We’ve spent the last few weeks analyzing everybody on the Eagles’ roster. We’ve broken down every imaginable practice squad configuration. We’ve agonized over Cre’Von LeBlanc’s 18 hours of free agency, examined the relative merits of every available veteran on the street and pondered the age-old question of whether Jack Driscoll is better suited to guard or tackle.
And, yes, we've stared at the waiver wire till our eyes were red just to see whether Noah Togiai would clear.
We’ve broken down everything.
And none of it matters.
Because ultimately, the 2020 Eagles are going to go as far as Carson Wentz takes them.
Wentz’s career thus far can best be described as agonizingly incomplete.
He’s 27, he’s going to be 28 before the regular season is over, he’s going into his fifth season and for all the stats and touchdowns and accolades he really hasn’t accomplished anything yet.
He played at a remarkable level for those 13 games in 2017 … before he got hurt. He was pretty good but not quite special in 2018 … before he got hurt. He had some incredible games along the way and a tremendous finish last year … before he got hurt.
I’m a huge Wentz fan, and there have been enough sustained periods of brilliance to convince anybody that there really is a superstar lurking in there somewhere.
But to truly be a superstar you have to do it week after week, year after year, and Wentz isn’t there yet.
You can’t ignore the fact that since the nine-game winning streak in 2017, Wentz is 15-15.
You can’t ignore the fact that at this point in his career Donovan McNabb had already played in two NFC Championship Games and Wentz hasn't gotten out of the first quarter of a playoff game.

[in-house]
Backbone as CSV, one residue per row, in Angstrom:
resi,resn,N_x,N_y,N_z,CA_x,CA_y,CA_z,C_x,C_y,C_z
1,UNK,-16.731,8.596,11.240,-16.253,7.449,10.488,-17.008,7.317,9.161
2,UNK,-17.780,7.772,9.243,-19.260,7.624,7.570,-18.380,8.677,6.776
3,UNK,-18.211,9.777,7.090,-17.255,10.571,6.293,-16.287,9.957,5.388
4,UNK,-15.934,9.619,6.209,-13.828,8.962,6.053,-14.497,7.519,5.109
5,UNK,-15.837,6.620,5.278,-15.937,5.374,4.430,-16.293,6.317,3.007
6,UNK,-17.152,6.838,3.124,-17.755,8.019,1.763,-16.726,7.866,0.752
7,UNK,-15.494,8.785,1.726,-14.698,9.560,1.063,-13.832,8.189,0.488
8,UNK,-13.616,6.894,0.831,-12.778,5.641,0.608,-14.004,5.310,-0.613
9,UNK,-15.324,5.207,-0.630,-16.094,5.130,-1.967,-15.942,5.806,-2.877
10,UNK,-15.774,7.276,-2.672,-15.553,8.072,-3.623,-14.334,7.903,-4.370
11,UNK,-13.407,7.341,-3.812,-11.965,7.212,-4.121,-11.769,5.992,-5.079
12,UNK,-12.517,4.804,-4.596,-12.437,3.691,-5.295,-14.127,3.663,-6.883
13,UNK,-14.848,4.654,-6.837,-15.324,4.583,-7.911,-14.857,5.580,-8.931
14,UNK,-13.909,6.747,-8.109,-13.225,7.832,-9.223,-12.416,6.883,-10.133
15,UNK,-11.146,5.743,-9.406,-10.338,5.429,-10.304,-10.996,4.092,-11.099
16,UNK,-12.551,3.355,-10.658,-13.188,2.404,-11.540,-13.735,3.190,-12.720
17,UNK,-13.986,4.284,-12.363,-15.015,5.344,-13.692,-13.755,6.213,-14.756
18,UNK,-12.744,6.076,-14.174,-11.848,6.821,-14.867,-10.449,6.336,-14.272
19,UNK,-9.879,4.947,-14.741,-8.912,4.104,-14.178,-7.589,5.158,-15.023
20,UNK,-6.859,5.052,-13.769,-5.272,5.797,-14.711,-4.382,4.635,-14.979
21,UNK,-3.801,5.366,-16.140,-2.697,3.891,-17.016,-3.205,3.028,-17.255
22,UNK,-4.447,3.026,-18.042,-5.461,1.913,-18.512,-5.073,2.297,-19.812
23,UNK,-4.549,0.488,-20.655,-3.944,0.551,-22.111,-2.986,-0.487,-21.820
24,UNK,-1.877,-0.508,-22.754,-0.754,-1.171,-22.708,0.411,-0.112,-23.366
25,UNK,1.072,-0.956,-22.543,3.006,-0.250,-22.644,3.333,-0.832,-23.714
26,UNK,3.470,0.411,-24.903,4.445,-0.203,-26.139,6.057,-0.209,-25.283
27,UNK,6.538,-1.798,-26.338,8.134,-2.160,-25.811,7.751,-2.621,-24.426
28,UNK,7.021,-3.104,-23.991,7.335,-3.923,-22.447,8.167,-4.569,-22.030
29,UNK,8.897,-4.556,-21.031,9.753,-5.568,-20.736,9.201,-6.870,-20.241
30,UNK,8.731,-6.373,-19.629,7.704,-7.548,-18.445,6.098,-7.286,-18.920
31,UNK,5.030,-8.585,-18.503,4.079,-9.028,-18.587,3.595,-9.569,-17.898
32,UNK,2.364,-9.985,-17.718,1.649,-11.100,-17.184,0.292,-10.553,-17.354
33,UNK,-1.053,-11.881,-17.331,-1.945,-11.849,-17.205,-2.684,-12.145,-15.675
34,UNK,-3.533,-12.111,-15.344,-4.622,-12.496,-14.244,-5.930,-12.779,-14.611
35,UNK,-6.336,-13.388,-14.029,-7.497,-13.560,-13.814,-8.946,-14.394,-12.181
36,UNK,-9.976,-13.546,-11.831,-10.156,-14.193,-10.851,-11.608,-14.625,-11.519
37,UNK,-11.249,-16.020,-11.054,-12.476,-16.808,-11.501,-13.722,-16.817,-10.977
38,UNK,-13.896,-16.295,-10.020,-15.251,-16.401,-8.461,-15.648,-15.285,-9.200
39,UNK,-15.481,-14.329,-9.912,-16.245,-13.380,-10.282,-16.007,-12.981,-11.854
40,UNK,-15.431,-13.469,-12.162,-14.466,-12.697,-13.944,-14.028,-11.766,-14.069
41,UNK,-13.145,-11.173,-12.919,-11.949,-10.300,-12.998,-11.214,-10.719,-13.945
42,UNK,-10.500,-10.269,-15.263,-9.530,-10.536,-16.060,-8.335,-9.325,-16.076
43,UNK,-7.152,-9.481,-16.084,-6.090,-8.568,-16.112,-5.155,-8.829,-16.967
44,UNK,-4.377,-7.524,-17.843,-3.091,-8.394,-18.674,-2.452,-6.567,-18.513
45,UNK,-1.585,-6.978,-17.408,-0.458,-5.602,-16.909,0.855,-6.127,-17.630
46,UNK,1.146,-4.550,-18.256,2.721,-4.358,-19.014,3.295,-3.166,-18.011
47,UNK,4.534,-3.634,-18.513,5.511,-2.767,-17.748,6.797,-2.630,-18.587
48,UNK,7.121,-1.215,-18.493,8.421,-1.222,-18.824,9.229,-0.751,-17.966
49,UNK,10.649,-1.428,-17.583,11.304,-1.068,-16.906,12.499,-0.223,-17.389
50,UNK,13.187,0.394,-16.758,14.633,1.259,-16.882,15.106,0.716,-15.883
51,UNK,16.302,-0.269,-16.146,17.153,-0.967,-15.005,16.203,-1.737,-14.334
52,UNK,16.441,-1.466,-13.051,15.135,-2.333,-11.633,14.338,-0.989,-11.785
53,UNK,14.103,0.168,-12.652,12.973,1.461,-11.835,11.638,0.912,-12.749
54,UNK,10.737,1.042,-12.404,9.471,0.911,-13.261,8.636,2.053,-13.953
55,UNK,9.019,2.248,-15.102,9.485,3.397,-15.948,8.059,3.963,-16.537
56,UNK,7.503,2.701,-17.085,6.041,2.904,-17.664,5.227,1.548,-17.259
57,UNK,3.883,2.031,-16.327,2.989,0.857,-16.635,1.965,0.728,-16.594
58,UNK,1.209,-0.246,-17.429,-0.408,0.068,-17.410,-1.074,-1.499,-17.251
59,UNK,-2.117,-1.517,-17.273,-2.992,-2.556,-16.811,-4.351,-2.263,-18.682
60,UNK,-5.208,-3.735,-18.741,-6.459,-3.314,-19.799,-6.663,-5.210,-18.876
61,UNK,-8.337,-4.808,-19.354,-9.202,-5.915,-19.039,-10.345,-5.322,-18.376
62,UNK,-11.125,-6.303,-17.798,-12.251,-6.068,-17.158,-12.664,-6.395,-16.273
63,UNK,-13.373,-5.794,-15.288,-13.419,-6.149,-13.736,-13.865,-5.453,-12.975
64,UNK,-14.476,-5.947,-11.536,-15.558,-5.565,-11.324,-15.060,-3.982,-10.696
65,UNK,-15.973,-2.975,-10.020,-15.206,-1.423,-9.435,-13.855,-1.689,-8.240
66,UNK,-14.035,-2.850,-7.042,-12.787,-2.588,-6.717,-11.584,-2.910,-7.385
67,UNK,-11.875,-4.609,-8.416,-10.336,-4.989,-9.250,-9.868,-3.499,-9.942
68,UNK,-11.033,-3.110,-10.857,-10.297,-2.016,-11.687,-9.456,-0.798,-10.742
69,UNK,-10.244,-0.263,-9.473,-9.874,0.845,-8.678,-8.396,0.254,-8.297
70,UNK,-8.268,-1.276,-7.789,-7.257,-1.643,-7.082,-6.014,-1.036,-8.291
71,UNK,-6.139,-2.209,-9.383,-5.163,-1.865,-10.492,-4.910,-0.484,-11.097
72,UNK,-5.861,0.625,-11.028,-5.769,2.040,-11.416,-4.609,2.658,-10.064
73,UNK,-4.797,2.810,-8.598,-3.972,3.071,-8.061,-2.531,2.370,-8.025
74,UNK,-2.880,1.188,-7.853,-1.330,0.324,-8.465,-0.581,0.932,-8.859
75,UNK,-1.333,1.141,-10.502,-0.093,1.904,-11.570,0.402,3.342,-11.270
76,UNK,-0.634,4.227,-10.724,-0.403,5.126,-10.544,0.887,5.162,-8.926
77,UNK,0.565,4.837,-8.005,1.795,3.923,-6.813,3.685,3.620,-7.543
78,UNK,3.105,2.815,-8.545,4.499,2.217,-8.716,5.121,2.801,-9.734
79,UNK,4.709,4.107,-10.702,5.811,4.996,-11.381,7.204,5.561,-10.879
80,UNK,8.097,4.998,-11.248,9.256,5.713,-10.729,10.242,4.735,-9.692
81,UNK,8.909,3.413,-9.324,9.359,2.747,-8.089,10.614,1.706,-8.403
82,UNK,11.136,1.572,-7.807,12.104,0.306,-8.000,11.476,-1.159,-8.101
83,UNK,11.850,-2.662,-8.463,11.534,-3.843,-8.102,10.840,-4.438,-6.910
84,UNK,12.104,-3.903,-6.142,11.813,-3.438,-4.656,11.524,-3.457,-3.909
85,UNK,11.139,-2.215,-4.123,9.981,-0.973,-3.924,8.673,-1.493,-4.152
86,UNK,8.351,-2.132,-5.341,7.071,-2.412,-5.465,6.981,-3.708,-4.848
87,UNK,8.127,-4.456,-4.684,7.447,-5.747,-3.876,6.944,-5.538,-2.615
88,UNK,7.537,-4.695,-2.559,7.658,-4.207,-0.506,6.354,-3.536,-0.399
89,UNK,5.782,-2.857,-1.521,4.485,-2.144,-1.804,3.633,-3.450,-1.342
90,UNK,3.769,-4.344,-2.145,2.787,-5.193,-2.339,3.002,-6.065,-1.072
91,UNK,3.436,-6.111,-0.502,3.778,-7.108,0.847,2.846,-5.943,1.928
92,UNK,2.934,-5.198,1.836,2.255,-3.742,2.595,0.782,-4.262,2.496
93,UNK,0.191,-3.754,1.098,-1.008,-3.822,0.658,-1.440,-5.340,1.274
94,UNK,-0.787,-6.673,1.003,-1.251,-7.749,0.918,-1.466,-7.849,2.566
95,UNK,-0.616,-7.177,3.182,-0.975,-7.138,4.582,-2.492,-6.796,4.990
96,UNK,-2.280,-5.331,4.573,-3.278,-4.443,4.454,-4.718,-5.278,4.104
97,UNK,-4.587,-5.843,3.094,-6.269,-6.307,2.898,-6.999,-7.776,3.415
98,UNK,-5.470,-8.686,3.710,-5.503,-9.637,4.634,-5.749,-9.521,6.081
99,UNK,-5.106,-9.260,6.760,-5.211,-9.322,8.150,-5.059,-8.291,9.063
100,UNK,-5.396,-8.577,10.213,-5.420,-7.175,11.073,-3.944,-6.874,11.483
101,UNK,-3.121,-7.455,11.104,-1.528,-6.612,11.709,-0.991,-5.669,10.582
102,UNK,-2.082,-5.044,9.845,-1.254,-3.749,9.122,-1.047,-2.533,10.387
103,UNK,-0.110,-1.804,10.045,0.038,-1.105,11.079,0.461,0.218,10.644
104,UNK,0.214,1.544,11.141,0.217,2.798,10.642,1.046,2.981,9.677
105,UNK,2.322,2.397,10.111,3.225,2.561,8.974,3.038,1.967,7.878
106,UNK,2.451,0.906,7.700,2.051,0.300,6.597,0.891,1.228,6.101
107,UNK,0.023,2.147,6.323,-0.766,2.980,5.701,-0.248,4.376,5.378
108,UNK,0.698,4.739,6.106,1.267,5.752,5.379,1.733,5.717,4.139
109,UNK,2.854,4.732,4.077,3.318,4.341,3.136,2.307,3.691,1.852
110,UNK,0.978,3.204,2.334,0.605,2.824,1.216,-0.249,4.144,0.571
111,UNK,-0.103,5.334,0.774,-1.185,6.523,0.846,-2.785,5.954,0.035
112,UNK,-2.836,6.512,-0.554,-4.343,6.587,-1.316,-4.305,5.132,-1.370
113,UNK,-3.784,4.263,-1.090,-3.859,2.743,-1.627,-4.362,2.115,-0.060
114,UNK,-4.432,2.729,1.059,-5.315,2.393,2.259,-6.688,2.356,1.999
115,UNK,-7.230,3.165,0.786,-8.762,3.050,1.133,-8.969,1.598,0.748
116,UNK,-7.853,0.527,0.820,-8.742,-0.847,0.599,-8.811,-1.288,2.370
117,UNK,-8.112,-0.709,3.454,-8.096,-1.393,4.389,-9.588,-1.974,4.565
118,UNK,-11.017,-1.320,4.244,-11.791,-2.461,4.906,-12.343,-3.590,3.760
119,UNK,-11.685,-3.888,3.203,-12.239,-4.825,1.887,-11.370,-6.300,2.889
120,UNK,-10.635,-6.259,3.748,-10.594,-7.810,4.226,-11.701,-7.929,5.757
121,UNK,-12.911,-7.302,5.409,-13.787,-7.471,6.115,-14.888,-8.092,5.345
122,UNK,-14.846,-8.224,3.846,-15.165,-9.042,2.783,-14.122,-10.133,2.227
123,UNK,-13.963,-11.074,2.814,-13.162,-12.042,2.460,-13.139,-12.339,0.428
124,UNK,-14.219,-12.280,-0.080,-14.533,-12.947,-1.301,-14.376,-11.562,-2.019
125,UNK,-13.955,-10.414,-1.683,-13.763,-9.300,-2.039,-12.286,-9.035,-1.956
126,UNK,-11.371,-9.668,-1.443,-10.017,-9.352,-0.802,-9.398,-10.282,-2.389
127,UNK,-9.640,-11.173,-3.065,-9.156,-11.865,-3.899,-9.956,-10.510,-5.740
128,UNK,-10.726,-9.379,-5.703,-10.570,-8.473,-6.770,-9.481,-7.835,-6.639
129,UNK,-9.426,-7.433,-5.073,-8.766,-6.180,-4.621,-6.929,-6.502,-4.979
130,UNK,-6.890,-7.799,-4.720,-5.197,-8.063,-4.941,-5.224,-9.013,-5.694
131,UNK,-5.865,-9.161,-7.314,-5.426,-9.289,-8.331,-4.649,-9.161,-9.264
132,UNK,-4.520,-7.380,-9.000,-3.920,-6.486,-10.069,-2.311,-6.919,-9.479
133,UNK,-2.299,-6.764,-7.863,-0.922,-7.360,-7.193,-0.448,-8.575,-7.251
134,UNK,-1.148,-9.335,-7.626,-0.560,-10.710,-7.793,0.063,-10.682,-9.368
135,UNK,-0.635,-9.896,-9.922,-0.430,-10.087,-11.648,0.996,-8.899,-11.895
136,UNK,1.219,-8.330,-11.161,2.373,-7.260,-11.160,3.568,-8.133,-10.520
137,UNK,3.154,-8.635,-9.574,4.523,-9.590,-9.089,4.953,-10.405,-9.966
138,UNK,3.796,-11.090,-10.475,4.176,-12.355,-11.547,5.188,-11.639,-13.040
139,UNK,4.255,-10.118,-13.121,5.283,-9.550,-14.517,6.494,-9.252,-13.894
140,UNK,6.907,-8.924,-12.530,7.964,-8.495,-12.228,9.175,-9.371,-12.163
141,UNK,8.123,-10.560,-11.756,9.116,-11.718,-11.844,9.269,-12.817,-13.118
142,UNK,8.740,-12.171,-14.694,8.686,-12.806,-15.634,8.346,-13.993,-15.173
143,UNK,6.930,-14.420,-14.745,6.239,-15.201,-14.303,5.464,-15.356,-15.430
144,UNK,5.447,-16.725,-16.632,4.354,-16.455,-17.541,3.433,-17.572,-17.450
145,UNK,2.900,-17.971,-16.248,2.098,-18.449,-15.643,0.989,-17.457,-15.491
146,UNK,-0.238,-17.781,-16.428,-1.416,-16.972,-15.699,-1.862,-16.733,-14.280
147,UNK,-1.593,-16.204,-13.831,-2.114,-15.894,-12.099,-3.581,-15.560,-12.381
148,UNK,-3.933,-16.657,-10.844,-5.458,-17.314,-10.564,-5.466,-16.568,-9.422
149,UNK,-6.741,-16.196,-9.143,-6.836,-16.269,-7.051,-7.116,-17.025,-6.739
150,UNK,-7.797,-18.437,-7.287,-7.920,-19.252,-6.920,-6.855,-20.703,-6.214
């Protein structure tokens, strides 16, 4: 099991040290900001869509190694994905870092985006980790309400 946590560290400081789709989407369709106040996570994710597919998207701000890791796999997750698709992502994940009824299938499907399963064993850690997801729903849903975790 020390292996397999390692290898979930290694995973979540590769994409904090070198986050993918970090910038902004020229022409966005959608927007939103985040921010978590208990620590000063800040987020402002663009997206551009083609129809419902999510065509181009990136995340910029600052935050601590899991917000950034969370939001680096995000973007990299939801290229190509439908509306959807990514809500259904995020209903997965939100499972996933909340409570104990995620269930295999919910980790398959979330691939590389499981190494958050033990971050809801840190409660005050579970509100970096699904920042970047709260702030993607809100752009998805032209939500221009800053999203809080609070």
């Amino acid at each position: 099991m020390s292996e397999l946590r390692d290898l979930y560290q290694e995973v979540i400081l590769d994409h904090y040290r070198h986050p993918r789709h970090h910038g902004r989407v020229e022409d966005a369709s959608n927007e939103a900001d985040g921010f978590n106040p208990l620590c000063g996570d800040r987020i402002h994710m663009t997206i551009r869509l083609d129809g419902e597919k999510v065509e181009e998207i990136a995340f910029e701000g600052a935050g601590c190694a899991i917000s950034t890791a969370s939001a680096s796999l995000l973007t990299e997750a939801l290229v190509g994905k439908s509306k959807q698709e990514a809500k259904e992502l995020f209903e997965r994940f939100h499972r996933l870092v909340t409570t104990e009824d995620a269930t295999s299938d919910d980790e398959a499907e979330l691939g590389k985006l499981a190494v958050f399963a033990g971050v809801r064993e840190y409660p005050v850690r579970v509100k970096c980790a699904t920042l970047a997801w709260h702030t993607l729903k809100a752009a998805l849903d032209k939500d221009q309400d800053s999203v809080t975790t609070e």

You can’t ignore the fact that kids like Pat Mahomes, Lamar Jackson and Deshaun Watson have already built superior resumes than Wentz.
Then again … you try throwing to Nelson Agholor, Alshon Jeffery, Golden Tate, Jordan Matthews and Mack Hollins and see how you like it.
So that’s the back-and-forth I always find myself on with Wentz.
Who exactly is he?
By Year 5 you’d like to have an answer, but the reality is we don’t. To a great extent by no fault of his own.
He’s immensely talented, he’s unconditionally committed, he’s occasionally brilliant.
But we’ve yet to see him do it for 16 games and a postseason.
And until we get that sort of consistently great Wentz, we’re not going to get a consistently great Eagles team.
Nick Foles was a once-in-a-lifetime occurrence. That’s not going to happen again.
When you see someone showing flashes of astonishing play, you always expect to see it consistently.
Maybe this year. Maybe now.
The Eagles have certainly provided Wentz with better weapons than he’s ever had.
If DeSean Jackson can stay healthy? If Miles Sanders can put together a full season like he did the second half of last season? If Jalen Reagor can be that electrifying receiver the Eagles have been searching for the last decade? If Zach Ertz and Dallas Goedert continue doing their thing?
With the offensive line back intact and a defense that should be very good?
No excuses anymore.
It’s time for Wentz to be great.
Not just for four games here or nine games there. But for 16 games and a postseason.
Look at this:
When Wentz has had a passer rating over 83, the Eagles are 30-12.
When he’s had a passer rating of 83 or lower, the Eagles are 2-13.
When he’s good, they win. When he’s not so good, they lose.
We’ve seen what’s possible. We’ve seen what he’s capable of. We’ve seen some truly dazzling play at times and we’ve seen him carry this team at times.
If we see it a little bit more consistently — and without a late-season injury — this very weird season just could become a very special season.